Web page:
The USPTO has published an Apple patent application today (via AppleInsider) that could offer a glimpse at how any potential iWatch may work, in terms of gathering data from the web. The patent describes a method for sharing a network connection over Bluetooth 4.0, the low-energy specification used in modern iOS devices that can provide intelligent, intermittent context-based pairing.
Apple’s invention would not create a persistent hotspot in the same way that sharing via Bluetooth or Wi-Fi from your iPhone does currently; instead, it would check in periodically, seek out updates from iCloud, grab push notifications, messages, news, weather and other data and then shut down again, returning to a power conserving state.
The low-power aspect is the key ingredient in this mix. Smartwatches that currently exist, including the Galaxy Gear, handle data connections via Bluetooth, too, but Apple’s patent seems designed to introduce as much power savings as is possible, while also taking any management of connection out of the user’s hands, so they don’t need to worry about when it is and isn’t active. It’s worth noting that Apple also acquired low-energy chipmaker Passif back in August, which provides it with more expertise regarding Bluetooth LE communications.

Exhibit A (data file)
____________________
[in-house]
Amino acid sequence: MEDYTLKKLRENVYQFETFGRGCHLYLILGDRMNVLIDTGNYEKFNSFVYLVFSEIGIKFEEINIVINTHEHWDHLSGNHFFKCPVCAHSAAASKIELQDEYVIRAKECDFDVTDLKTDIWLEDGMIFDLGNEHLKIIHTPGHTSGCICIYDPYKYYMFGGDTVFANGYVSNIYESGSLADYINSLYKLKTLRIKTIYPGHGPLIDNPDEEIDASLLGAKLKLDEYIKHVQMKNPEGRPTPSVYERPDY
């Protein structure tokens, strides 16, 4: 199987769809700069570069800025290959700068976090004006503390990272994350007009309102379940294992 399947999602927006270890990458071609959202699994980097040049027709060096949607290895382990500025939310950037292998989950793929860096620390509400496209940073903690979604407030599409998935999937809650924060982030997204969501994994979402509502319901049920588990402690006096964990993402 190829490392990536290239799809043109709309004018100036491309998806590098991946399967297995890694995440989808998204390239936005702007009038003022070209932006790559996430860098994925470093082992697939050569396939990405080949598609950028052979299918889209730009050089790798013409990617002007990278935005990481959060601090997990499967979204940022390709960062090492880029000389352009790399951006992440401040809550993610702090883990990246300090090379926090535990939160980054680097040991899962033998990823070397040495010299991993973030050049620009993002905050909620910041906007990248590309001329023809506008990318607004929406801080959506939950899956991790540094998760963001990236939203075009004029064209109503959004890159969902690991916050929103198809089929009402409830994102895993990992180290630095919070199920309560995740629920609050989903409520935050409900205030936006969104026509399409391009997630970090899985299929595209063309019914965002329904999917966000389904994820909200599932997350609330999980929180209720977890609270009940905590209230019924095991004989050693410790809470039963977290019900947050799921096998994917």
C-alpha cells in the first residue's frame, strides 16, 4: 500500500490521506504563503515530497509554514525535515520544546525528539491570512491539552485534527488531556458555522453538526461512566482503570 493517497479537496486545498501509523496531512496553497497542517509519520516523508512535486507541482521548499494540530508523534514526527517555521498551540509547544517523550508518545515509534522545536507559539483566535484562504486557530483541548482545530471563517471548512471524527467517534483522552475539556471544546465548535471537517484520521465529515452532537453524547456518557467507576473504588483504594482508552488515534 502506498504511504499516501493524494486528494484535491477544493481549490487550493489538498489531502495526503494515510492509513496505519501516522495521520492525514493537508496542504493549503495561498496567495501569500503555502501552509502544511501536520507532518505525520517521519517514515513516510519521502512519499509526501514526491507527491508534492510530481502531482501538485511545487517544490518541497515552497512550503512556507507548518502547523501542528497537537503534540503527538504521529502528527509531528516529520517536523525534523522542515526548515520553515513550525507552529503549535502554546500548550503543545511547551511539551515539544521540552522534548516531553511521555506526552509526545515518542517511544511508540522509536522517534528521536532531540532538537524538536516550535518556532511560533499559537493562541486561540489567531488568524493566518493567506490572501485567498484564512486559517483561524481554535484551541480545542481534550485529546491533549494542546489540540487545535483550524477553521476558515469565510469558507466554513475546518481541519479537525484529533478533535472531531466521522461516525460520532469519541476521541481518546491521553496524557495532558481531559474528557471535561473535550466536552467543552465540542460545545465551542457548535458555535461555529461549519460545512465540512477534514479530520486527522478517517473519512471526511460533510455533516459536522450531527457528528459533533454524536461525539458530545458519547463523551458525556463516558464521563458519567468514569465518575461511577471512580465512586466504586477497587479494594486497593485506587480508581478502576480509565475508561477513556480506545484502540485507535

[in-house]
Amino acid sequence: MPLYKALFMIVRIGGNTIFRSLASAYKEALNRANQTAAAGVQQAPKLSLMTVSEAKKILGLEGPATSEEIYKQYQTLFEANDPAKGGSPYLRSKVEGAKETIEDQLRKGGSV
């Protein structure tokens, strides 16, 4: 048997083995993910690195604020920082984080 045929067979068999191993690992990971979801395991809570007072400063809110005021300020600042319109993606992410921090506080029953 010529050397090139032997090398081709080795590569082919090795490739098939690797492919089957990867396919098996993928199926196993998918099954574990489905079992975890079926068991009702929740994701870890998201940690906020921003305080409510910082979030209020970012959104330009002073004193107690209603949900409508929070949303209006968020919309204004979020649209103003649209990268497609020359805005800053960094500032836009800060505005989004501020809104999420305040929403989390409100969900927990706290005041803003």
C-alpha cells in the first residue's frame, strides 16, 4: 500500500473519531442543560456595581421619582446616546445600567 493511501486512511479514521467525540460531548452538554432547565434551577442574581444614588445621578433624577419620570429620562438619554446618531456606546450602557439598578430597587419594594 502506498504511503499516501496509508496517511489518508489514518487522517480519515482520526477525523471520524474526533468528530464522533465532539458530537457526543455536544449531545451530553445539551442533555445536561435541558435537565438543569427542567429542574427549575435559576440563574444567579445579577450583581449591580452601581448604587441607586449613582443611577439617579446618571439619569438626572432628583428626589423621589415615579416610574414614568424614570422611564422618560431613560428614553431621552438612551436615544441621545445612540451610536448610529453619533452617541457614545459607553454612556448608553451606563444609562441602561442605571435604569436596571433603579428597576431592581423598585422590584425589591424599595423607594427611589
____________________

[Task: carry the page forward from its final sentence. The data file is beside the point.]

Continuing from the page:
Apple mentions devices that don’t themselves contain any kind of network radio in the patent, which infers, without directly calling out, wearables such as the rumored iWatch we’ve been hearing so much about. Other analyst reports and industry information suggest that an iWatch could also come with its own Wi-Fi or cellular radios on board, however, so this Bluetooth LE hotspot feature is likely just one of many possibilities Apple has worked on in its testing facilities.
Of course, an iWatch is still mostly just a myth at this point, with no solid signs we’ll see one hit production any time soon. But this patent indicates that Apple is at least working on the thorniest problems associated with wearables. Battery life is a primary concern – so far, even the best-in-class smartwatches offer only a theoretical maximum of 7 days without the need for a charge, which is good but not great. The point at which wearable tech becomes generally palatable is the point at which it becomes nearly invisible to a user. Adding one more things people have to remember to plug in nightly isn’t going to set the category aflame.